Dexchlorpheniramine may interact with food or alcohol by altering the way the drug works or increase the risk for serious side effects. Please discuss with your doctor or pharmacist any potential food or alcohol interactions before using this drug.
What health conditions may interact with dexchlorpheniramine?
Dexchlorpheniramine may interact with your health condition. This interaction may worsen your health condition or alter the way the drug works. It is important to always let your doctor and pharmacist know all the health conditions you currently have.
Understand the Dosage
The information provided is not a substitute for medical advice. ALWAYS consult your doctor or pharmacist before using this medication.
What is the dose of Dexchlorpheniramine for an adult?
Usual Adult Dose for Allergic Conditions
Initial dose: 2 mg (1 teaspoonful) orally every 4 to 6 hours, or 1-2 tab/tsp qid. Max: 8 tab/tsp/day.
What is the dose of Dexchlorpheniramine for a child?
Usual Pediatric Dose for Allergic Conditions
2 years to 6 years: ¼-½ tsp tid. Max: 2 tsp/day.
6 years to 12 years: ½ tab/tsp tid. Max: 4 tab/tsp/day
How is dexchlorpheniramine available?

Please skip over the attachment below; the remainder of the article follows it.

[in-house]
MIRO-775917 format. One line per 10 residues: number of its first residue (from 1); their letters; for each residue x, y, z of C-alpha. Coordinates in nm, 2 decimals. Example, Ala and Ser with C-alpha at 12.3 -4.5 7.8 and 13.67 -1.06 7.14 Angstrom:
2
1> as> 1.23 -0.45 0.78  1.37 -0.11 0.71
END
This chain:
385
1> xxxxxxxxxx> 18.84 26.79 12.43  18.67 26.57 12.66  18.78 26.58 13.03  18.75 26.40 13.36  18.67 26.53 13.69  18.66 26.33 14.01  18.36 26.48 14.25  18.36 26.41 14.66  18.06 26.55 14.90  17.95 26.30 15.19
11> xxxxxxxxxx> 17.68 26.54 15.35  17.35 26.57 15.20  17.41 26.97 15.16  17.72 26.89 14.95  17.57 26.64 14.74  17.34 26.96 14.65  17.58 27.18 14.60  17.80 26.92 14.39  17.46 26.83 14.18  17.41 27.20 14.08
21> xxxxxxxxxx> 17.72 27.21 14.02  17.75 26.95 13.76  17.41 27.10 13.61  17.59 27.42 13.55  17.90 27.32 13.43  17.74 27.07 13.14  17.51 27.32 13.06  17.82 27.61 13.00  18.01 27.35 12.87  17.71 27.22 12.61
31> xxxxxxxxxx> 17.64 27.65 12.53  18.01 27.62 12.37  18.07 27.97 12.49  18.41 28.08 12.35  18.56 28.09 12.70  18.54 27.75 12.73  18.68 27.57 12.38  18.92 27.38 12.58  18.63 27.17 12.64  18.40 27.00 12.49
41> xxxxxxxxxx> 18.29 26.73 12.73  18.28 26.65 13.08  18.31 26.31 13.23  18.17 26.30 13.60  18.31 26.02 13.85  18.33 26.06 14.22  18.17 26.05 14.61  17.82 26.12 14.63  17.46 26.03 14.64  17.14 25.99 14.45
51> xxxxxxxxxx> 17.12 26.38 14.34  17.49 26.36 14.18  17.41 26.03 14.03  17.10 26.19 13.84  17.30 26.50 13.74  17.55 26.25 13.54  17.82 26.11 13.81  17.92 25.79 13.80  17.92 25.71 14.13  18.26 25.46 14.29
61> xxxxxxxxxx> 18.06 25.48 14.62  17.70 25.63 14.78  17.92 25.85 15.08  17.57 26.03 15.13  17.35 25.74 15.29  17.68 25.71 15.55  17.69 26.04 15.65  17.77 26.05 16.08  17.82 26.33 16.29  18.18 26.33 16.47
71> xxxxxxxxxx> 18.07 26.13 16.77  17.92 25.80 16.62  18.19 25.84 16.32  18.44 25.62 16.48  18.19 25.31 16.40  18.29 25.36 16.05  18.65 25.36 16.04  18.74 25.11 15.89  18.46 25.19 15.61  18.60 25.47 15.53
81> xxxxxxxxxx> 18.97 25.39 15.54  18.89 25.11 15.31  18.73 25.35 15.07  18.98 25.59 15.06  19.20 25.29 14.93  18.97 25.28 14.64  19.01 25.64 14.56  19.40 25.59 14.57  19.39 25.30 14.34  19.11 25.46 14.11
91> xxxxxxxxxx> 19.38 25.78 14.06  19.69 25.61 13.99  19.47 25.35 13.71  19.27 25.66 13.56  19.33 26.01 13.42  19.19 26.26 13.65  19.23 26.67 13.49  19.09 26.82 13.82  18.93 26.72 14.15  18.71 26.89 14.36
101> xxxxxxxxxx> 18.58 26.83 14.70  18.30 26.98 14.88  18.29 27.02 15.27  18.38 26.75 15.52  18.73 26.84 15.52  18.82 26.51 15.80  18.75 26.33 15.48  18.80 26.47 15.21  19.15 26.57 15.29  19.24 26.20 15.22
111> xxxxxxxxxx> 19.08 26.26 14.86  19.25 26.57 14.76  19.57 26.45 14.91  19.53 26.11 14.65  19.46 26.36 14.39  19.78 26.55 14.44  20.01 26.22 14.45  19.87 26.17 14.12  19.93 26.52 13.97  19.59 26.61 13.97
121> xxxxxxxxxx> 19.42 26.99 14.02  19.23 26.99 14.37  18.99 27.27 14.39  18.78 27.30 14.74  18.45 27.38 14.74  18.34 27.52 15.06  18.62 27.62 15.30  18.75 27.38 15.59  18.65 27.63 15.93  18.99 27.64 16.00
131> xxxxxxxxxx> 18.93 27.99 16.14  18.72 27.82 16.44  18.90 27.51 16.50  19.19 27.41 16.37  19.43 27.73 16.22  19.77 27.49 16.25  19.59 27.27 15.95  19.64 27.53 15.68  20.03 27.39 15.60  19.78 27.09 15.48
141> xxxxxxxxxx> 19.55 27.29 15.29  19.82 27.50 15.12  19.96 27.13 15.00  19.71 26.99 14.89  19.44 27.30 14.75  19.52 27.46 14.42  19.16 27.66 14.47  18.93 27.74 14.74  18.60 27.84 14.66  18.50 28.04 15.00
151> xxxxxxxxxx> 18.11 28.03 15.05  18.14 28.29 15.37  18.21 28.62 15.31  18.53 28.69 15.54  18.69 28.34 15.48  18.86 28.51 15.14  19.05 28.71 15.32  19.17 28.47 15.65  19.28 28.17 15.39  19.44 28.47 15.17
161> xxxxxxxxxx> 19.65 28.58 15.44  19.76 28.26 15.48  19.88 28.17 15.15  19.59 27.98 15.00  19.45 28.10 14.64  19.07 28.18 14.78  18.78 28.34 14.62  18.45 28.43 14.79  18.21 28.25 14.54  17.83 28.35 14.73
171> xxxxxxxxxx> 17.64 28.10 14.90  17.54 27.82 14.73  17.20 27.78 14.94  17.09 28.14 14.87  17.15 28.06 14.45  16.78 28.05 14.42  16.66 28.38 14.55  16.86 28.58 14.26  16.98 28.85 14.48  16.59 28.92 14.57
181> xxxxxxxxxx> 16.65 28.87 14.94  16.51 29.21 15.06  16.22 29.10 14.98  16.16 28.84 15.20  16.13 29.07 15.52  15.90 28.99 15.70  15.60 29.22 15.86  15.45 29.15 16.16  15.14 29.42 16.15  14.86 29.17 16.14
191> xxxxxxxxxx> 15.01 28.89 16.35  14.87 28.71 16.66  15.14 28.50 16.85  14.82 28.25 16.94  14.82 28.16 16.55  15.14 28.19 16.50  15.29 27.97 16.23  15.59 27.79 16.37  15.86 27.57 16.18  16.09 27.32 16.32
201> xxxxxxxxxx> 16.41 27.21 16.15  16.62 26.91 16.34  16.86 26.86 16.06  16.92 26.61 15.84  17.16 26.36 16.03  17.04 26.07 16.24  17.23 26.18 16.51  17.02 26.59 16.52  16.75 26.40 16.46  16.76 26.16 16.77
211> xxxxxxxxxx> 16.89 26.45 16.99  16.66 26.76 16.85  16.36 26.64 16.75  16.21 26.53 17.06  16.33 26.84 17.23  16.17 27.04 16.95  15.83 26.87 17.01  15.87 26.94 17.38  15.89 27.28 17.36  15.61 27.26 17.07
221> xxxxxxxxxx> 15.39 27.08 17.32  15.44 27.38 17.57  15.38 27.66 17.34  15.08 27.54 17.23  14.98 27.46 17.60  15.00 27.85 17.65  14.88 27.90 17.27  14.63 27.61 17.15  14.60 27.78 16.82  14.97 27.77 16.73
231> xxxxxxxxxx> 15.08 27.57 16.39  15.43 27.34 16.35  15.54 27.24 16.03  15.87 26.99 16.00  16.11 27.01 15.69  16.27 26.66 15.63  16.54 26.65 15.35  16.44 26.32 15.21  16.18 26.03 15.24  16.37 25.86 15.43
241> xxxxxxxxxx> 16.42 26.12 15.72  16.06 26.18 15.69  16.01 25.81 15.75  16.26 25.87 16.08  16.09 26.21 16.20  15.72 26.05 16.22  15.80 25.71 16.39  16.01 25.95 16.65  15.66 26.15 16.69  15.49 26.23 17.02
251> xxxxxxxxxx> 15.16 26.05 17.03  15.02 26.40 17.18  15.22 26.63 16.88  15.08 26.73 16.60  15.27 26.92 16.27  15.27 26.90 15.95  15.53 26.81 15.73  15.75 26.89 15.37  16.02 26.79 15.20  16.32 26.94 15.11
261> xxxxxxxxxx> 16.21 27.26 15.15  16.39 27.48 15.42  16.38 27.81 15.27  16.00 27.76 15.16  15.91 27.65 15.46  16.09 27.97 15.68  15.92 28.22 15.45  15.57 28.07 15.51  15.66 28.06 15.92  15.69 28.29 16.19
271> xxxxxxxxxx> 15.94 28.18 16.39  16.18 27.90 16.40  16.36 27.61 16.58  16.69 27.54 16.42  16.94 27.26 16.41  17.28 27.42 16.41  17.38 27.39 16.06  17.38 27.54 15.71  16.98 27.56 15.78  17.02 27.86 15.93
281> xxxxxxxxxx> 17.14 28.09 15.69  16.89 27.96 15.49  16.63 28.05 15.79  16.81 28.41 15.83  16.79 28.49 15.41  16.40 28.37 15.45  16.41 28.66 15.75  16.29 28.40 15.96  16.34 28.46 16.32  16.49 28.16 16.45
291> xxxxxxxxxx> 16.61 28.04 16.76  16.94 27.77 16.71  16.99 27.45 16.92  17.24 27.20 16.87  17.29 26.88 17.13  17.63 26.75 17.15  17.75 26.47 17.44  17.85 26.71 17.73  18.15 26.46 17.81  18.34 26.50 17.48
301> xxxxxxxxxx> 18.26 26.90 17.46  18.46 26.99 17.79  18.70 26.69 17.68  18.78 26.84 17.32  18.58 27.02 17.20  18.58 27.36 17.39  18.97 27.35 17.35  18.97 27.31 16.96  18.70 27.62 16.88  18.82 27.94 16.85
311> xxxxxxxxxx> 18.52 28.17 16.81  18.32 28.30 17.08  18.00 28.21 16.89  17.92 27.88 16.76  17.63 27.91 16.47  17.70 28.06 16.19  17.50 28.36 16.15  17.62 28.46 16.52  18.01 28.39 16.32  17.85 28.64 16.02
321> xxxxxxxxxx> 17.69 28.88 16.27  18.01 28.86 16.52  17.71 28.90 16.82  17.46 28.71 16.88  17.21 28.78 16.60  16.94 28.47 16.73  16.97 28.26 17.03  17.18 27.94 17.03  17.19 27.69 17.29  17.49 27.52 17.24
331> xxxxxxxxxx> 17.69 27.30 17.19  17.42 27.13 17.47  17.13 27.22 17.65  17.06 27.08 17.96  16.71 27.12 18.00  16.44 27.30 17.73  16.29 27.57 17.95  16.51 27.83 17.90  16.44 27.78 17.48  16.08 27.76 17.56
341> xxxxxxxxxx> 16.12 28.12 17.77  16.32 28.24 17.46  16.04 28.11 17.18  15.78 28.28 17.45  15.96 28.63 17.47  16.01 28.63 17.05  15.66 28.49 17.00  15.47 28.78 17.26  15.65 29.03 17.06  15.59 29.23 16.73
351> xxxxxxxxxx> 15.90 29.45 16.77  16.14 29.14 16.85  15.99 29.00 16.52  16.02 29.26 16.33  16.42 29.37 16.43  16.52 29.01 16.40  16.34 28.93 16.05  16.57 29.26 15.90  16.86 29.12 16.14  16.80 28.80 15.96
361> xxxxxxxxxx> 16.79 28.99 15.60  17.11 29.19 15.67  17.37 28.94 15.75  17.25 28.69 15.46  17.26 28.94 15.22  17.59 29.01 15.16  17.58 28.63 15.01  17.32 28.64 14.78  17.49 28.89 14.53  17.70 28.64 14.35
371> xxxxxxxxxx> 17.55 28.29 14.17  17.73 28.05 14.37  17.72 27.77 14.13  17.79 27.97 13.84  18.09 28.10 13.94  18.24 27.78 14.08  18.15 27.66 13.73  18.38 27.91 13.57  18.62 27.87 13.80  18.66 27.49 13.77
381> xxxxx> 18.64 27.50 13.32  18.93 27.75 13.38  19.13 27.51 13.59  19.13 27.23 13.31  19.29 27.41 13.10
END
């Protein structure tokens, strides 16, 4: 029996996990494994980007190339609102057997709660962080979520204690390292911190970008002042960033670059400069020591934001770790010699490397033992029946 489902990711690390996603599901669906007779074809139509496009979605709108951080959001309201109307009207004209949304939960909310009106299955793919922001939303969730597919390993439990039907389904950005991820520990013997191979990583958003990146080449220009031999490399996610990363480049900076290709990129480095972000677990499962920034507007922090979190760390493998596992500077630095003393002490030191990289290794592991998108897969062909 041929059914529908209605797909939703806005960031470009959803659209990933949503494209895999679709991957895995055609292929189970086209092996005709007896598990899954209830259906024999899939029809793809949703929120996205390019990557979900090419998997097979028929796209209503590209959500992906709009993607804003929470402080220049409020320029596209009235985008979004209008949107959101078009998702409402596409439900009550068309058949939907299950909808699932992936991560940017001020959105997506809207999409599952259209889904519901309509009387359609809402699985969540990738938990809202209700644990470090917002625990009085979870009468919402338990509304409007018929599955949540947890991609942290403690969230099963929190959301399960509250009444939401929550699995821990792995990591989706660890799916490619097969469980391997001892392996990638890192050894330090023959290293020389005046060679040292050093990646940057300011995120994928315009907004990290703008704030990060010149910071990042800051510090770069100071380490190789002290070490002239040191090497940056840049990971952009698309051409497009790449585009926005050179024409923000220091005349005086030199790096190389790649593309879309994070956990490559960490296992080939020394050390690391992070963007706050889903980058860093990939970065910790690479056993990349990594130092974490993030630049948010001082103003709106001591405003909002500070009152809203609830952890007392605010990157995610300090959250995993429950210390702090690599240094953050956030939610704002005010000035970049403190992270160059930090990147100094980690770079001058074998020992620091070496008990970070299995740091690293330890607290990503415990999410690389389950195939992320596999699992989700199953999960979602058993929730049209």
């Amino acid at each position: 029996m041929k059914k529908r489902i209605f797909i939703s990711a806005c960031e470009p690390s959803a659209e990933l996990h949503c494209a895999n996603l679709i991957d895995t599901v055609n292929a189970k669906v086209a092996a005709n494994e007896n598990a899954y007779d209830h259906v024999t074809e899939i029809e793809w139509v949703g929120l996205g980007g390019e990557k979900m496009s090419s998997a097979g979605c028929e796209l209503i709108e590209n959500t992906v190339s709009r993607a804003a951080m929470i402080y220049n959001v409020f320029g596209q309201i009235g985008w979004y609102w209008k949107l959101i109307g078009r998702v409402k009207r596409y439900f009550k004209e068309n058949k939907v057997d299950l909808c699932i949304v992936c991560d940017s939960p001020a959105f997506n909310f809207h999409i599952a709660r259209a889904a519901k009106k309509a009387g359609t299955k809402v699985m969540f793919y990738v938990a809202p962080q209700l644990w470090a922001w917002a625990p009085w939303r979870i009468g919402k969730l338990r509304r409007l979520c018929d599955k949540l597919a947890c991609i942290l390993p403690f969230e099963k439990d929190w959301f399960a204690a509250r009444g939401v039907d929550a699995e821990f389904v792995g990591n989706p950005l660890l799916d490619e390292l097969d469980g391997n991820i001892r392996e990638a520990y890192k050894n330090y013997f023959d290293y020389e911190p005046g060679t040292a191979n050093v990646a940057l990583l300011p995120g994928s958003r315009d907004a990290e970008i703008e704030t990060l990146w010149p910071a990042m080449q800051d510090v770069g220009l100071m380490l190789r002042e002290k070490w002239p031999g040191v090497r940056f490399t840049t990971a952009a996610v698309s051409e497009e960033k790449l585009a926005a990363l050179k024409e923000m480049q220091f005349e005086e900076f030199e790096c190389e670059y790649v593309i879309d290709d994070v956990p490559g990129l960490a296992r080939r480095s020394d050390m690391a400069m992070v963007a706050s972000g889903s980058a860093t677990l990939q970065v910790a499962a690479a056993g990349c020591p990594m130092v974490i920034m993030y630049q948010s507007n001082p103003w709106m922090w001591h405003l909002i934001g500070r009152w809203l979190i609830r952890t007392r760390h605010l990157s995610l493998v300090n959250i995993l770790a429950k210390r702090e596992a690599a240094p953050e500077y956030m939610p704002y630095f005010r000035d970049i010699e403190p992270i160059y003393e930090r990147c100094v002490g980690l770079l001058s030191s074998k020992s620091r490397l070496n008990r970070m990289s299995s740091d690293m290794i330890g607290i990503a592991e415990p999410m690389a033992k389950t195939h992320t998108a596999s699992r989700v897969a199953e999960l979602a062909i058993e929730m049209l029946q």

In the Philippines, dexchlorpheniramine is available as part of a formulation containing two drugs.Betamethasone 250 mcg + Dexchlorpheniramine Maleate 2mg (Celestamine, RiteMed, Betadex) is available in the following dosage forms and volumes:
- Syrup: 30, 60 mL
Tablet: 150, 500, and 1000 per boxWhat should I do in case of an emergency or overdose?
In case of an emergency or an overdose, call your local emergency services or go to your nearest emergency room.
Symptoms may include blurred vision; confusion; hallucinations; seizures; severe dizziness, lightheadedness, or headache; severe drowsiness; unusually fast, slow, or irregular heartbeat; and vomiting
What should I do if I miss a dose?
If you miss a dose of dexchlorpheniramine, take it as soon as possible. However, if it is almost time for your next dose, skip the missed dose and take your regular dose as scheduled. Do not take a double dose.
Hello Health Group does not provide medical advice, diagnosis or treatment.